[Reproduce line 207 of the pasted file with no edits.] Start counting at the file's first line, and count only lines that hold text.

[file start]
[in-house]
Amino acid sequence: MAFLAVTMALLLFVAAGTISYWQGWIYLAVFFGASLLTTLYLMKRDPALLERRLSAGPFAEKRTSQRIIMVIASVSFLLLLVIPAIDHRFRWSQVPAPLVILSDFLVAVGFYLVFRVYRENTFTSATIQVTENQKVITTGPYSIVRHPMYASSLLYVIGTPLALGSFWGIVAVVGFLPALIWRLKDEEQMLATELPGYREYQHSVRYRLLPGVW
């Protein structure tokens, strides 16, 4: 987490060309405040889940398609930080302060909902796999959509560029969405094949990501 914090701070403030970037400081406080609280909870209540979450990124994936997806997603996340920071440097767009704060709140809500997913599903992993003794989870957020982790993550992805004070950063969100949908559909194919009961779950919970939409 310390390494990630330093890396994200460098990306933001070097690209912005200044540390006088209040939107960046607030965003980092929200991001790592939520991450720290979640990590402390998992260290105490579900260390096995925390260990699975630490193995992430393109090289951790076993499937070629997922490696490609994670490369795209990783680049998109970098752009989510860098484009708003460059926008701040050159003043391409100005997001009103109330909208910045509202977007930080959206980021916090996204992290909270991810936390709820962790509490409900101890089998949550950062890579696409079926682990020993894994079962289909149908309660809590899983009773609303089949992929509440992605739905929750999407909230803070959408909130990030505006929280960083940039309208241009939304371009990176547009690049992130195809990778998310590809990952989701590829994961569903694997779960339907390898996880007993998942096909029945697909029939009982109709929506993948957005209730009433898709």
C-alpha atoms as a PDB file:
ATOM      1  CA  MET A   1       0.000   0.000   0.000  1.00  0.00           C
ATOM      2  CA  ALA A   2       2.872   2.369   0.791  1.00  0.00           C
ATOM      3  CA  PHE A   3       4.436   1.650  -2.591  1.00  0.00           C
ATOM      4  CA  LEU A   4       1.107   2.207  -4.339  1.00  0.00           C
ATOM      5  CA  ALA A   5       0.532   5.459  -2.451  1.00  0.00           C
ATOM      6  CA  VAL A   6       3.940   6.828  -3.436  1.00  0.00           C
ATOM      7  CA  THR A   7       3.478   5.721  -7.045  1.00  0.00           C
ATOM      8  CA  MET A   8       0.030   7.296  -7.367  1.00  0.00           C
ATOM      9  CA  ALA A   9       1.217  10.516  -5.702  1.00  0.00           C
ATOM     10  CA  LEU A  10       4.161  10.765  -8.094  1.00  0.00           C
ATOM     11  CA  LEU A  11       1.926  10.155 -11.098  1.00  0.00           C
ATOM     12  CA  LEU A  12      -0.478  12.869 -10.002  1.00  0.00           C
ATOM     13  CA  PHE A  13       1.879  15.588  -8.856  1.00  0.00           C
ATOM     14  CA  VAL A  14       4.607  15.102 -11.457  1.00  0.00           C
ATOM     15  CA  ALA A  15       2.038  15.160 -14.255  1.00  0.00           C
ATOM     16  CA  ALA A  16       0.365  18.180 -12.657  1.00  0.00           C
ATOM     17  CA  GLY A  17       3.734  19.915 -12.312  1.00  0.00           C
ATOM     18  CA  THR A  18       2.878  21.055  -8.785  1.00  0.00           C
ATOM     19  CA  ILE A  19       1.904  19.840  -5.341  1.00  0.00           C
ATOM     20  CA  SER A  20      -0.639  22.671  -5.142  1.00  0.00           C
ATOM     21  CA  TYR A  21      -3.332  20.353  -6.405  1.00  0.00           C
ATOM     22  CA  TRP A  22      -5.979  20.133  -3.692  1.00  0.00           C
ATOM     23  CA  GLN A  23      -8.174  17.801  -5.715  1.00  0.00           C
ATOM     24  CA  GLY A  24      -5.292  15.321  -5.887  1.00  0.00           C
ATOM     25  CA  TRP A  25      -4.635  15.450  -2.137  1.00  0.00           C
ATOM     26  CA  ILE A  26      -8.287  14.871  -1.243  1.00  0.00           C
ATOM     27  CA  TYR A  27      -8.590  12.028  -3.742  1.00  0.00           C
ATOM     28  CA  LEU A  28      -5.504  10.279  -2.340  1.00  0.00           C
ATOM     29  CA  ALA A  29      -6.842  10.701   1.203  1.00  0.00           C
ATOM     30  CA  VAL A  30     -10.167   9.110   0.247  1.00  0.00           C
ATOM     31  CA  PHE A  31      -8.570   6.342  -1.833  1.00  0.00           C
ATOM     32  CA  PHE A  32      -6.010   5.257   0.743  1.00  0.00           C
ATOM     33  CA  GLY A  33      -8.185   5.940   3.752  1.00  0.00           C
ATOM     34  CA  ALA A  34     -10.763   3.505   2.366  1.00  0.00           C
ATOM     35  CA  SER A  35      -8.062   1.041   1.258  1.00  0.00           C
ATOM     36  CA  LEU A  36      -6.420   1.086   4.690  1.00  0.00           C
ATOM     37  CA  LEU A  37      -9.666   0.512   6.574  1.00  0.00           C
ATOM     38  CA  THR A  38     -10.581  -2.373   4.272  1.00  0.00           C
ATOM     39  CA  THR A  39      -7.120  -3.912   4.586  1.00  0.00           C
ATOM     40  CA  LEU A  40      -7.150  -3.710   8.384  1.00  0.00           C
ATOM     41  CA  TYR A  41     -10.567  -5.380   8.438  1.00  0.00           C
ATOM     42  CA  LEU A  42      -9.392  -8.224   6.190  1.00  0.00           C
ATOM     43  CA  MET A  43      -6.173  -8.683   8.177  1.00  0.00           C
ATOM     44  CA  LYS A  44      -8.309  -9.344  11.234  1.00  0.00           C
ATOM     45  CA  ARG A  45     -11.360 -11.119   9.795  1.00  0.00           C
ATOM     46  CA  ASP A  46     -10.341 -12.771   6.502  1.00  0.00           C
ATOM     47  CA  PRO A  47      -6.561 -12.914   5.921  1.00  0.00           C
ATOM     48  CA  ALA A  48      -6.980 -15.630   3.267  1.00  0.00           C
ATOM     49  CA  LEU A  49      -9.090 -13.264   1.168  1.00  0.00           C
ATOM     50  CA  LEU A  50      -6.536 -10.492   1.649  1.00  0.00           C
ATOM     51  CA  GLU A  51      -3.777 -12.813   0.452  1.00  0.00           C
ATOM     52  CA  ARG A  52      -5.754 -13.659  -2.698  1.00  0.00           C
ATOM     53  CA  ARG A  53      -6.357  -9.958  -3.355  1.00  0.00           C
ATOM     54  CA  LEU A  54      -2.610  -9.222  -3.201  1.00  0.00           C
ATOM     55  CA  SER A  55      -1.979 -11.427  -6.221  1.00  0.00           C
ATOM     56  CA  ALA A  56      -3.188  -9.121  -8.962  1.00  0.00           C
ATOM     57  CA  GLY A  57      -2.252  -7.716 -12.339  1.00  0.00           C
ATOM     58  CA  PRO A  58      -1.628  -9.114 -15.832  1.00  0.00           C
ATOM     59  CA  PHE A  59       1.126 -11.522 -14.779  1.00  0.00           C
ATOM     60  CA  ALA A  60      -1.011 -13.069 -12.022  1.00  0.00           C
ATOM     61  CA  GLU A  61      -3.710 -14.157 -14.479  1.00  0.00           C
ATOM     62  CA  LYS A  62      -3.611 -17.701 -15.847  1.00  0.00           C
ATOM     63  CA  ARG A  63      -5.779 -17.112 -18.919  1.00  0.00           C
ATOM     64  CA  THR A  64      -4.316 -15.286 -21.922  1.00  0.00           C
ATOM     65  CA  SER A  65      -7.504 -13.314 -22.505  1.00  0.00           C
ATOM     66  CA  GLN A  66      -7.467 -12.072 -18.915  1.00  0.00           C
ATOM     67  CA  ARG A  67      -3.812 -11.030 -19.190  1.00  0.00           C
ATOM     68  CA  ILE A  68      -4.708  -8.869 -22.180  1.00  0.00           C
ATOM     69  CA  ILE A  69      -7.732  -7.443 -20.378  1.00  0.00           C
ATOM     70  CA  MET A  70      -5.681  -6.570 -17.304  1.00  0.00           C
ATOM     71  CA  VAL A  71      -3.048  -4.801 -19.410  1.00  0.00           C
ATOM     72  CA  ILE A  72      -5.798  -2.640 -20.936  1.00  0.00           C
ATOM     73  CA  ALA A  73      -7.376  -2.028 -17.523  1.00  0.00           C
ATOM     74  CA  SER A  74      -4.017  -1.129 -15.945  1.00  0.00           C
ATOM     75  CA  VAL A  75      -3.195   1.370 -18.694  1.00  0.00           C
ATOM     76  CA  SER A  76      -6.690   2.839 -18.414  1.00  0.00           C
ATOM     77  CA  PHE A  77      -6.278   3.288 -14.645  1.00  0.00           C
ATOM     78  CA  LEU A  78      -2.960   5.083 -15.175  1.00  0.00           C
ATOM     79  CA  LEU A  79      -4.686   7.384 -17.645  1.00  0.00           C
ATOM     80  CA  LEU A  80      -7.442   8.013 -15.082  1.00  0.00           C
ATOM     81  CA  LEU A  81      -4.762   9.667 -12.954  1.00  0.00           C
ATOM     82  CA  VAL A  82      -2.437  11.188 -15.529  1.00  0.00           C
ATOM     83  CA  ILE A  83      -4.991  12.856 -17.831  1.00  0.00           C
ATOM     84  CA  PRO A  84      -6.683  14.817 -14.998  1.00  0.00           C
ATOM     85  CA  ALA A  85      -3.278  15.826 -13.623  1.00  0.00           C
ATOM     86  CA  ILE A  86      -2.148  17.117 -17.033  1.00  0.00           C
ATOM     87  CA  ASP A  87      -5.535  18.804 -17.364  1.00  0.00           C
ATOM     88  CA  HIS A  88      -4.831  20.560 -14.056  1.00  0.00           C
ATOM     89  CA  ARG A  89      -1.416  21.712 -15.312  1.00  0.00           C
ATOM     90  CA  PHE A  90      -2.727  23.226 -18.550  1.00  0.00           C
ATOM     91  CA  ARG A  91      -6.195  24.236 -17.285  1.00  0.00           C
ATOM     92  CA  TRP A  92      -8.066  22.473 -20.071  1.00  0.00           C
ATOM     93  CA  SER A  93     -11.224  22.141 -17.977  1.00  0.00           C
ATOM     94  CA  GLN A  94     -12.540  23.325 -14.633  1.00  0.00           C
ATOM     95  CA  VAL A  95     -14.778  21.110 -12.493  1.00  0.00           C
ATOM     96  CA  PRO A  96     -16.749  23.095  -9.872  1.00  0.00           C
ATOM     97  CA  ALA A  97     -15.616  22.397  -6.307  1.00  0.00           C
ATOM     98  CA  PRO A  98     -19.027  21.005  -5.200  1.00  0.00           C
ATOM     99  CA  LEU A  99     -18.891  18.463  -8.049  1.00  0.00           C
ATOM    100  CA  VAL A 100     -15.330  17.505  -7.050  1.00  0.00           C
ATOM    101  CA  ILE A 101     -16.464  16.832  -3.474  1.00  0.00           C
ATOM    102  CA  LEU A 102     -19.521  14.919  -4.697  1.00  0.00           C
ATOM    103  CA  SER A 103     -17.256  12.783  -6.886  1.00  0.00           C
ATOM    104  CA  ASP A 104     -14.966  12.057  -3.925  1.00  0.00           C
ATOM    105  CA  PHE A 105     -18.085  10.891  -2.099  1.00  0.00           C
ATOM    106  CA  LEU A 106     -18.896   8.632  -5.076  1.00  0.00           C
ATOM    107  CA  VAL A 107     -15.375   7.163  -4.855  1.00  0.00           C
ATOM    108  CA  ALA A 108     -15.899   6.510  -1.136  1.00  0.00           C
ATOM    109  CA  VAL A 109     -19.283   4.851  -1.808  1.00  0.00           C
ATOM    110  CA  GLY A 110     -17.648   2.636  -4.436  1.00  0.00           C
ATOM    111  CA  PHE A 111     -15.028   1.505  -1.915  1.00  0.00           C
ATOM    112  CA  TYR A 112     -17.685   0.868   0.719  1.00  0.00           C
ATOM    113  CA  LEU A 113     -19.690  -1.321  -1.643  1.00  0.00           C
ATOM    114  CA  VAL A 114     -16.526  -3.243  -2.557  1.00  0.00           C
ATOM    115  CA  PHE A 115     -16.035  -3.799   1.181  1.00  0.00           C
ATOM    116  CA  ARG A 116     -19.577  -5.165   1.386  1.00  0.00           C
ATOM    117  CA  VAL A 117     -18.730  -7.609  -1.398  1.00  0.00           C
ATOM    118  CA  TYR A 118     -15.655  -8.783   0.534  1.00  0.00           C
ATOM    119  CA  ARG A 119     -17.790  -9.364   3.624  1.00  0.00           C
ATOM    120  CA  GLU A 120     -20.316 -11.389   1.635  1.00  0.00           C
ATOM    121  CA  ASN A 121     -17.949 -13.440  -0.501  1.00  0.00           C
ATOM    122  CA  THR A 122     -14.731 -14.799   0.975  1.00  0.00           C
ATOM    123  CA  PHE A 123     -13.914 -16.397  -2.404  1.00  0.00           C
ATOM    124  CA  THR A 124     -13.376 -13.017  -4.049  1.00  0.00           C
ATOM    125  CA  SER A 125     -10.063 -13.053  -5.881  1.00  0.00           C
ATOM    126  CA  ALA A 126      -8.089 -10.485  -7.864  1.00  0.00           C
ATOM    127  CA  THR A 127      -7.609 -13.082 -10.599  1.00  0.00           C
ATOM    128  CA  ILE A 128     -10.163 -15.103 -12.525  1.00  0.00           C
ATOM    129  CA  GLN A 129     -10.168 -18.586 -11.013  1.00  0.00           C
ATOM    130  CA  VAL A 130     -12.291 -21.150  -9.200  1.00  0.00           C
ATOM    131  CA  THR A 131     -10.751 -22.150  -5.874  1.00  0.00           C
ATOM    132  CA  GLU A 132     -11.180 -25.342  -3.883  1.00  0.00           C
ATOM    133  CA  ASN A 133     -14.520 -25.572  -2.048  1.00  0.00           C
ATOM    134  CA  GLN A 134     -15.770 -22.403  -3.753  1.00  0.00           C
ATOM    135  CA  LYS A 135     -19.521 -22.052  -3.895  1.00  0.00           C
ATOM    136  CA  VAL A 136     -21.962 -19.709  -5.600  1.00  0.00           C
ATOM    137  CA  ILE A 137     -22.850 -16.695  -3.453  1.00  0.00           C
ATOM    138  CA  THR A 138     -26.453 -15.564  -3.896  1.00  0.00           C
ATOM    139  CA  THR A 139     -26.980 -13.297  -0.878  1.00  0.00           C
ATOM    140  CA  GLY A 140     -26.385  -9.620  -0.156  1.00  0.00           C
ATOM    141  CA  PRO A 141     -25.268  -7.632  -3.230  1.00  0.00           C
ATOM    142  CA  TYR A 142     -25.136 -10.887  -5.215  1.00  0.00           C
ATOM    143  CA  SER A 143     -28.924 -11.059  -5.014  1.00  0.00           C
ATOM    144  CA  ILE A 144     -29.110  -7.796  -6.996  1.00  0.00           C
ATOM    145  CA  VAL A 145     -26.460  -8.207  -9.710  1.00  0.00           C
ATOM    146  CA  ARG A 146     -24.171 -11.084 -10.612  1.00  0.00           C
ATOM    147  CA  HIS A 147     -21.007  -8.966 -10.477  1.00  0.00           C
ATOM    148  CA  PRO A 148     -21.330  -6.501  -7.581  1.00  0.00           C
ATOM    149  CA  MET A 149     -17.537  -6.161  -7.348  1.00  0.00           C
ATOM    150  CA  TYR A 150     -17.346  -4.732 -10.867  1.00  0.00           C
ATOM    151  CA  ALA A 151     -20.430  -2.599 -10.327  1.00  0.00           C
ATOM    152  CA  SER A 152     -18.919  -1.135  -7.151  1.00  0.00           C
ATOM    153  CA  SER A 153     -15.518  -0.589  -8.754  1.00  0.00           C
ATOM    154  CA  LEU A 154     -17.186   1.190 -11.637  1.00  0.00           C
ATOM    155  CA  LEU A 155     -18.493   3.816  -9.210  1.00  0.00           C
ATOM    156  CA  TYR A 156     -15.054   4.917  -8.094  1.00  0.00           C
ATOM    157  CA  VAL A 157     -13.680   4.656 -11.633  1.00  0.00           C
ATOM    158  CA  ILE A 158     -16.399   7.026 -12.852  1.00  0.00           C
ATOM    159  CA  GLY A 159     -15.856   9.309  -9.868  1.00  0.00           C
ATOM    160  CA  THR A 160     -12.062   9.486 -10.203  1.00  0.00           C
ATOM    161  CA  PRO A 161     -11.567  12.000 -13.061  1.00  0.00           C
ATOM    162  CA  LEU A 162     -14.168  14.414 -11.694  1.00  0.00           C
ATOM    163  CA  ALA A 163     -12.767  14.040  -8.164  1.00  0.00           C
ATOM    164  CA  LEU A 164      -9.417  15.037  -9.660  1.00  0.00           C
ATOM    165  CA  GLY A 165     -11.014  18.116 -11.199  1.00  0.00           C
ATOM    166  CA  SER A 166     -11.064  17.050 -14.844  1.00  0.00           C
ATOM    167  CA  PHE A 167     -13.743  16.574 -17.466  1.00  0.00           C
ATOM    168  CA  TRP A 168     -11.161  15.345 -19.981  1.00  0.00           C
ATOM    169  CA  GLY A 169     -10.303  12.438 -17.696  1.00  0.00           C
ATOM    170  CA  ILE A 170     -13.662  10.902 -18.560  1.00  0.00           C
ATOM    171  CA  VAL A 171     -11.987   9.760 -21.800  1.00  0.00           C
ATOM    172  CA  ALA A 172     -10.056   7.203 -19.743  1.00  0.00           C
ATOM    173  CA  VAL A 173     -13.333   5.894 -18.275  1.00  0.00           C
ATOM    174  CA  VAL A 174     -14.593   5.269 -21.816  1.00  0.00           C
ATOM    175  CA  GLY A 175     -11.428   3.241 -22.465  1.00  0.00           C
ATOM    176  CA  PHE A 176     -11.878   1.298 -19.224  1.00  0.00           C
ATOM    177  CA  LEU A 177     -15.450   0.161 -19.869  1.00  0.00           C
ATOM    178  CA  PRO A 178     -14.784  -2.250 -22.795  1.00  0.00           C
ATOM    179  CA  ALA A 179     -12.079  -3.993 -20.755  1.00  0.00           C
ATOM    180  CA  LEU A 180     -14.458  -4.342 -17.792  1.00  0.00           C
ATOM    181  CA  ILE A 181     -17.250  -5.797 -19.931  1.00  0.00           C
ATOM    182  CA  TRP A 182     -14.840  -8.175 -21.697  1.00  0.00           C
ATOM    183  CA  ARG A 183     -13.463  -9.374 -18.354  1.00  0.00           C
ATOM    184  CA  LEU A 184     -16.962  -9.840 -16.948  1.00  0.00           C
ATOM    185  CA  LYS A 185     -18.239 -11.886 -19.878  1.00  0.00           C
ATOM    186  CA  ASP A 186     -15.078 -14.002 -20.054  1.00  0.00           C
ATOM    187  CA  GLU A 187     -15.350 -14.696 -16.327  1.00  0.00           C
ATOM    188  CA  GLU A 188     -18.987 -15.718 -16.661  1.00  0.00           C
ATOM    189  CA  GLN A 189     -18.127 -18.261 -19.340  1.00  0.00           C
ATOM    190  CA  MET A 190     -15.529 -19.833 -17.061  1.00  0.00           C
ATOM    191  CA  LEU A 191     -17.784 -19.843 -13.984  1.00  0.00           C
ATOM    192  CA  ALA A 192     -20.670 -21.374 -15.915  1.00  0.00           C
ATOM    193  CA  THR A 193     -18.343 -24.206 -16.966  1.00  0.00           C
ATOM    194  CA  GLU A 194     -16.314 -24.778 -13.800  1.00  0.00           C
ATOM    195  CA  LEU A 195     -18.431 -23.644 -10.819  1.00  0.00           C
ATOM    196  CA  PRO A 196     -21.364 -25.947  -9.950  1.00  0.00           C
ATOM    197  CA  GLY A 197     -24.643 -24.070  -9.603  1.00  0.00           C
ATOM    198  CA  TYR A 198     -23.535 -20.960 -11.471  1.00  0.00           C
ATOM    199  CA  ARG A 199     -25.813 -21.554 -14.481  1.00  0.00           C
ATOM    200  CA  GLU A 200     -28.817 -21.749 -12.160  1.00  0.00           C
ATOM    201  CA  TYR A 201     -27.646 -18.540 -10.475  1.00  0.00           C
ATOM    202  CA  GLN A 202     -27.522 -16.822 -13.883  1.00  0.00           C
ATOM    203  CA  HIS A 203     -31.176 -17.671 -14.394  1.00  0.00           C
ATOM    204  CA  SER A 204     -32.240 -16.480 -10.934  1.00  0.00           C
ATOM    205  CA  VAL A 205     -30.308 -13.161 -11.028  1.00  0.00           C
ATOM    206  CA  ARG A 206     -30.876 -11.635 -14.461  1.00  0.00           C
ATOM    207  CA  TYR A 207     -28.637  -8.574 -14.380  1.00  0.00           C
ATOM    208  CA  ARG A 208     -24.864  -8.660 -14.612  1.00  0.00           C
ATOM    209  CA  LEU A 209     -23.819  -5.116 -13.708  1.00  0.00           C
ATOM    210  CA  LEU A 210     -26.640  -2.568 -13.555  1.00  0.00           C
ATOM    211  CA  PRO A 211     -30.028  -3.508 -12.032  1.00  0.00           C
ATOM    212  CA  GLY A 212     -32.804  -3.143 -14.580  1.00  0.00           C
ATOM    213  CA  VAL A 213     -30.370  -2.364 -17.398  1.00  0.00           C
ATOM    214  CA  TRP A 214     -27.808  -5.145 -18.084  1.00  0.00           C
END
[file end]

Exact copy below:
ATOM    203  CA  HIS A 203     -31.176 -17.671 -14.394  1.00  0.00           C